Ultra Electronics has launched what it hopes will be a revolution in military airframe maintenance with a system that monitors - in real time, during flight - the development and propagation of cracks in aluminium structures.

While crack control traditionally depends on costly, time-consuming on-the-ground inspections at intervals determined by flight hours, Ultra's Asis system can identify cracks as they appear by listening for their tell-tale sound.

Building on Ultra's expertise in acoustic technology in sonar and noise cancellation applications, the Asis system consists of an array of piezoelectric sensors bonded to the airframe, which feed data to a pre-amplifier and then, depending on the size of the aircraft, to one or two remote data concentrators and then to a data storage unit. By analysing the difference in time that an acoustic event arrives at each sensor, Asis determines the location of the crack.

On the ground, a technician using a tablet computer and hand-held sensor can locate to the rivet where a crack has occurred, allowing, for example, a problem to be resolved quickly and cheaply by removing a single rivet, cold-working the hole, and re-riveting.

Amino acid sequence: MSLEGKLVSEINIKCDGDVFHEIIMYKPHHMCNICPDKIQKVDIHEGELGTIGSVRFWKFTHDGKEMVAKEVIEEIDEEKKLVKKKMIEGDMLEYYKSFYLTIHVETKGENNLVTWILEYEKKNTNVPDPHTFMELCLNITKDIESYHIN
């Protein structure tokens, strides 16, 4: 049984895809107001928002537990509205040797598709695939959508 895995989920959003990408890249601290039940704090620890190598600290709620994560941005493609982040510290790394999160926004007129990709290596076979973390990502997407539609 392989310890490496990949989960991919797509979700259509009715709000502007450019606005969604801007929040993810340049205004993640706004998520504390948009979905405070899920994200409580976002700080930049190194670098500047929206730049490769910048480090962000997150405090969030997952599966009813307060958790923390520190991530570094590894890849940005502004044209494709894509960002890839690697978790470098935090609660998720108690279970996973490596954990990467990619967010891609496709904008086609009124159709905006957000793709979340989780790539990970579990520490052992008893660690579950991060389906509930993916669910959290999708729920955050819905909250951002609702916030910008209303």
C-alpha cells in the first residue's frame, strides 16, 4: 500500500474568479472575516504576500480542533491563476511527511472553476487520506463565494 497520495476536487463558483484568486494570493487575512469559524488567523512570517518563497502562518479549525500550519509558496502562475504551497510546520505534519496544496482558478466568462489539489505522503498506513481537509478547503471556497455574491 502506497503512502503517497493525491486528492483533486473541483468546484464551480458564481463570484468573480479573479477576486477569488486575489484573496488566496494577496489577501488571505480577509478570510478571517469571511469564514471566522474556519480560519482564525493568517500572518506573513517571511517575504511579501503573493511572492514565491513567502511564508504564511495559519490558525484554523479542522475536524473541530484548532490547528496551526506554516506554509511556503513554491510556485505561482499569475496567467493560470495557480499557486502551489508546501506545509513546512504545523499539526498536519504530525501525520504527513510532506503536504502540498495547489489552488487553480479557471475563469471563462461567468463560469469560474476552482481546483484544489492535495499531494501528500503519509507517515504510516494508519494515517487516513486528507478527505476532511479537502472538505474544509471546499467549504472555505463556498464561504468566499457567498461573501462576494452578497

Marketing director Rob McDonald calls the creation of Asis an "iPad moment" for Ultra, as it developed the system for a niche it has identified - militaries that are having to maintain ageing fleets - rather than in response to a specific request for proposals.

He says sales are being targeted at the USA, where large numbers of aircraft many decades old are expected to continue in service for decades to come.

No other non-destructive testing system can be fitted to an aircraft and measure its structural integrity during flight, says McDonald. Also attractive, he says are the minimal size and weight of the system - much of the mass is in the wiring harness, but the remote data concentrators are smaller than a cigarette pack and the data storage unit about the size of a Dan Brown paperback - and the fact that the sensors can be fitted without drilling any holes in an ageing aircraft.

The cost of an installation is about $65,000 for a helicopter, and maybe as much as three times that for a P-3. Some systems are scheduled for delivery later this year, as part of US military trials.

Developments in the pipeline include integration with a unit that measures the aircraft's roll, pitch and yaw acceleration to provide a visual depiction of crack events as they occurred during flight. Then, with better understanding of the manoeuvres that cause airframe damage on each individual aircraft in a fleet, Asis could help a fleet manager decide which aircraft to use, or not use, on particularly stressful missions.

An earlier system that McDonald describes as more like laboratory equipment than a saleable product was tested on P-3s in use as firefighters. Firefighting aircraft are particularly good applications for Asis, he says, because they are typically aged airframes being used under violent loading conditions.

Source: Flight Daily News